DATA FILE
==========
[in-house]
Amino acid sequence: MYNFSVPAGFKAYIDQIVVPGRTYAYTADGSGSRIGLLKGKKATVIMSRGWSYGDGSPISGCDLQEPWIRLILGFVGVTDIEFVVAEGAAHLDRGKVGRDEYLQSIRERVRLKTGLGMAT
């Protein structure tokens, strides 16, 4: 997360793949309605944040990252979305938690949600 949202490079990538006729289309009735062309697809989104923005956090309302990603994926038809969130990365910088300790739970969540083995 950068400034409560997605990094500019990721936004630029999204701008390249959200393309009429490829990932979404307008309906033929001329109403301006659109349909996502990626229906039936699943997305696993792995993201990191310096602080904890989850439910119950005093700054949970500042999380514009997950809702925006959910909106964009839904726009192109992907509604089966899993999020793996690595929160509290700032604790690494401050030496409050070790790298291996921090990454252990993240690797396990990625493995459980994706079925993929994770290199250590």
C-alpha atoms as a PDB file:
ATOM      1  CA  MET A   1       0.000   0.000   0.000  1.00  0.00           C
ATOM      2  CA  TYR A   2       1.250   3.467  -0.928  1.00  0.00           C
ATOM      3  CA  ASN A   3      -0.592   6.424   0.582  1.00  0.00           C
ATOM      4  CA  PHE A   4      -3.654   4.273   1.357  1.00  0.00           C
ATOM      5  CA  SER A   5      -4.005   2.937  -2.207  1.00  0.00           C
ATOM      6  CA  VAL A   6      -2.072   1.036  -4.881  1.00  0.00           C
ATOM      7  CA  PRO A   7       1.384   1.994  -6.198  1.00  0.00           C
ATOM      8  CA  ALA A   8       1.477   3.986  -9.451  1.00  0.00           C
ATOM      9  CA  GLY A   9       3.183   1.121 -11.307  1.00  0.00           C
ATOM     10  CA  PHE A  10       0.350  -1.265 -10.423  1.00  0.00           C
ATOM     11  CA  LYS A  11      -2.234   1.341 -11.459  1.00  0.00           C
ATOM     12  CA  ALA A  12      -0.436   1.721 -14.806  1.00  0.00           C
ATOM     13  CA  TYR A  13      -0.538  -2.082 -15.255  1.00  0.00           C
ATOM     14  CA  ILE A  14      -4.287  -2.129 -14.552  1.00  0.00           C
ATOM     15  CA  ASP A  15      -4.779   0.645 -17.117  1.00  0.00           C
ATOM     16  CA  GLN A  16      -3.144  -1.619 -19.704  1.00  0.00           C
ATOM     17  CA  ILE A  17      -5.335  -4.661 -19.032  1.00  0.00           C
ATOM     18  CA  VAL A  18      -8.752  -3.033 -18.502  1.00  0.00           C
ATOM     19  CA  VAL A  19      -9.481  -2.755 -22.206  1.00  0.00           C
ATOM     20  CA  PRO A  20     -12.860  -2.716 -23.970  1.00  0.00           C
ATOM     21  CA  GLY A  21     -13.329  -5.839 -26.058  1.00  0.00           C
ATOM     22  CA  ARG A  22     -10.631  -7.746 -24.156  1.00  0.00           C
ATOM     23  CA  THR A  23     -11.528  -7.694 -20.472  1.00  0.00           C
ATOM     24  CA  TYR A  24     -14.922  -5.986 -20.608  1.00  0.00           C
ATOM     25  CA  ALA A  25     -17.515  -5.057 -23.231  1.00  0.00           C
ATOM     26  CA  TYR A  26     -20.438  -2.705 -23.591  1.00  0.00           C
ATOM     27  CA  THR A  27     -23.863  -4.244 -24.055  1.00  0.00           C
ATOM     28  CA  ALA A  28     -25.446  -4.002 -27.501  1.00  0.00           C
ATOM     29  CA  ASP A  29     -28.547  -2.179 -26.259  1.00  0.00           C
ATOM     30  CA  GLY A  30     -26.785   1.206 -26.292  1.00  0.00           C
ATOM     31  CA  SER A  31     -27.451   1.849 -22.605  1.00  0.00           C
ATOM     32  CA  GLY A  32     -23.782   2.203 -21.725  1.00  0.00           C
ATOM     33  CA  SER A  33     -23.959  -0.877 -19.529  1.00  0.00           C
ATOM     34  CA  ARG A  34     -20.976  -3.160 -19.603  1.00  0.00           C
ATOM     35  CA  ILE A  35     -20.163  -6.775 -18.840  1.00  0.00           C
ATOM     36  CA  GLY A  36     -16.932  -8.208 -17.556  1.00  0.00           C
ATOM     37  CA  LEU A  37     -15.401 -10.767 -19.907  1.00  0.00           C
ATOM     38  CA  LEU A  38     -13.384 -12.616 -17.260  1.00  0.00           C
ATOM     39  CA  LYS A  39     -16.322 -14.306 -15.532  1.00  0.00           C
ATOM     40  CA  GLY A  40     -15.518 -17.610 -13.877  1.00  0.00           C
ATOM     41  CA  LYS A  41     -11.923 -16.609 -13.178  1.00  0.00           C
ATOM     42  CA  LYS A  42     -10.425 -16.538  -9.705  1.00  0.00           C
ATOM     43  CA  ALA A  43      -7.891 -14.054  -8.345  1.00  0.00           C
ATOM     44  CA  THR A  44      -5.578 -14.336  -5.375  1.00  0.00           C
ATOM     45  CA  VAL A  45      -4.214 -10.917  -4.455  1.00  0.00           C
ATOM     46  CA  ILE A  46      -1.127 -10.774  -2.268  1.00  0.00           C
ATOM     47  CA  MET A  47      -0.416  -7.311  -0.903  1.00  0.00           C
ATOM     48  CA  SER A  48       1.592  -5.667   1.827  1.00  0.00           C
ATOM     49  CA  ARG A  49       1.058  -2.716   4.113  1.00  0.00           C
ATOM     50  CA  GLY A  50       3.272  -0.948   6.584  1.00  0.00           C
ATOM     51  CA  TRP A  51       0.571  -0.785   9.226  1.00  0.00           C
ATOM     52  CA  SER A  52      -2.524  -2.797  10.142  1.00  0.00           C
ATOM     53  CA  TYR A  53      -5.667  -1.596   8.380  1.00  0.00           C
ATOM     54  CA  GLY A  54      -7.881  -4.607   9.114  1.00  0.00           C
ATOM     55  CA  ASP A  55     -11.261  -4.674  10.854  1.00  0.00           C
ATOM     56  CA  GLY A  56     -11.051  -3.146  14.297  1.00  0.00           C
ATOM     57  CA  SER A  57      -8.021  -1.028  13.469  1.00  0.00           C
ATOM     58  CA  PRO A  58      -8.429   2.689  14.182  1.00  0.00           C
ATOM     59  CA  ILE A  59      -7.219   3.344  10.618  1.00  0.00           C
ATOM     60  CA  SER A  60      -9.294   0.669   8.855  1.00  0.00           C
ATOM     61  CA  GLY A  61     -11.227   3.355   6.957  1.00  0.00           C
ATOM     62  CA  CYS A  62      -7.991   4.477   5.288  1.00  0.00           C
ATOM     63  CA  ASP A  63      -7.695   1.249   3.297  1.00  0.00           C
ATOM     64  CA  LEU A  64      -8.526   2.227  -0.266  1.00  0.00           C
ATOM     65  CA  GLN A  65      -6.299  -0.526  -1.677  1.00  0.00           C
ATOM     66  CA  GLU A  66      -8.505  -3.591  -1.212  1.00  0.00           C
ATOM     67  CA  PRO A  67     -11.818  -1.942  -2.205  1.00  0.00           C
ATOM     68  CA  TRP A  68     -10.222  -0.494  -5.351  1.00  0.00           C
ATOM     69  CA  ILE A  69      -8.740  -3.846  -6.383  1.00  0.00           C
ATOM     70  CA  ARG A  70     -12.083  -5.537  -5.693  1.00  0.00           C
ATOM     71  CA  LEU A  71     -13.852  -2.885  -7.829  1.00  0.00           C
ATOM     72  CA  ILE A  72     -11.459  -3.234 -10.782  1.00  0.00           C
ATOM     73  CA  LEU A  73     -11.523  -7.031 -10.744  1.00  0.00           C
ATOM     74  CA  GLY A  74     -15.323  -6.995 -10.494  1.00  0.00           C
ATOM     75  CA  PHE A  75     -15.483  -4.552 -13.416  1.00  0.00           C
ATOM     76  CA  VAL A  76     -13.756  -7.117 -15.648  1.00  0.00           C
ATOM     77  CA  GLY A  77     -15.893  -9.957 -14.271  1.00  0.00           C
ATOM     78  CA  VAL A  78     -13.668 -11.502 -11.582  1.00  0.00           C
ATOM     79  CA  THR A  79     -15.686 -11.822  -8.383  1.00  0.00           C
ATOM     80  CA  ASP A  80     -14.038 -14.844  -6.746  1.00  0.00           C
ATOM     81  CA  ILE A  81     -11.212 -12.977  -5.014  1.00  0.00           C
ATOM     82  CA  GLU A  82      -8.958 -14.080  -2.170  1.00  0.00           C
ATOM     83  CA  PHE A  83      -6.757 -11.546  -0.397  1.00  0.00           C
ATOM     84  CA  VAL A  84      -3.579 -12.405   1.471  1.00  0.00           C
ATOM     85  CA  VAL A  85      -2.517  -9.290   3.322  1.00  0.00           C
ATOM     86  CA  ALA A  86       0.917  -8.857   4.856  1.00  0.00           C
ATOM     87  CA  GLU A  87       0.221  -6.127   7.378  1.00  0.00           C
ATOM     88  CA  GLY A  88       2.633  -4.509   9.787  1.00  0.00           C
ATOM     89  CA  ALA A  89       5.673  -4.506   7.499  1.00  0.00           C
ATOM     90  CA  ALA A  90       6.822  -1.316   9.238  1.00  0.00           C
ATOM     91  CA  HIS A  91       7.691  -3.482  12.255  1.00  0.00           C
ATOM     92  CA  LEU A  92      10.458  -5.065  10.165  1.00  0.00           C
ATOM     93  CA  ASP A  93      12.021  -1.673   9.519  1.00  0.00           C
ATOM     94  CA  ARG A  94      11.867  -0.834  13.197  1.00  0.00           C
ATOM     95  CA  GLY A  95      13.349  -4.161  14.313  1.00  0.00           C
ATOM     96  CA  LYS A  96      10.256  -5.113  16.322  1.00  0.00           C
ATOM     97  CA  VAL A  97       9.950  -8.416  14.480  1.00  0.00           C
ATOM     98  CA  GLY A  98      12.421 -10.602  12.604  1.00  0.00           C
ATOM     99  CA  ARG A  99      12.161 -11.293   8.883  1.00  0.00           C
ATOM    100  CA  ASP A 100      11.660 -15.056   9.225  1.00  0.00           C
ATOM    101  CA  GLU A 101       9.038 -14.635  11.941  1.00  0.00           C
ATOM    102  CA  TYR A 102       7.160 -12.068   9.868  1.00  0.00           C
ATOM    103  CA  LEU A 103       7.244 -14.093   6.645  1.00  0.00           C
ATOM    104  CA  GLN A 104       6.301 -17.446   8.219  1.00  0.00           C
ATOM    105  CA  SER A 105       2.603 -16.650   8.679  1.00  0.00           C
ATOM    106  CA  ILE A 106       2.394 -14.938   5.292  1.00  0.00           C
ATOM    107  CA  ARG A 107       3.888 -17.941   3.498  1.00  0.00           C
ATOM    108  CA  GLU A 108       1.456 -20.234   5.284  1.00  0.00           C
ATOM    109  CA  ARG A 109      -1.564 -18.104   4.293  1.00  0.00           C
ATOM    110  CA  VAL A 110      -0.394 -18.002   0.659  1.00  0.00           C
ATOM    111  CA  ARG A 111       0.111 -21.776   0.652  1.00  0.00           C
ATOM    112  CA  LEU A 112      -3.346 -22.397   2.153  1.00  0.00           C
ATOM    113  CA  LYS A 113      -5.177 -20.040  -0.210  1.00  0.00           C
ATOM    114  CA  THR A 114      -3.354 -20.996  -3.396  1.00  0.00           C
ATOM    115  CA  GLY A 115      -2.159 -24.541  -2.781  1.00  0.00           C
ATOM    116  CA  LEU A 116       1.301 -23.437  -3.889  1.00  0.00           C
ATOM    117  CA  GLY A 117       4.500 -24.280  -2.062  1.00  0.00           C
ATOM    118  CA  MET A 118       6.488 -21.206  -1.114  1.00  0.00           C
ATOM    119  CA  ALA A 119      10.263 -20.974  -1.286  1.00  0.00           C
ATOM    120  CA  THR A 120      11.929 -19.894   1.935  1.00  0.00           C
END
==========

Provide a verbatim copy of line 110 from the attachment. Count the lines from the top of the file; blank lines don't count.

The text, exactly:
ATOM    106  CA  ILE A 106       2.394 -14.938   5.292  1.00  0.00           C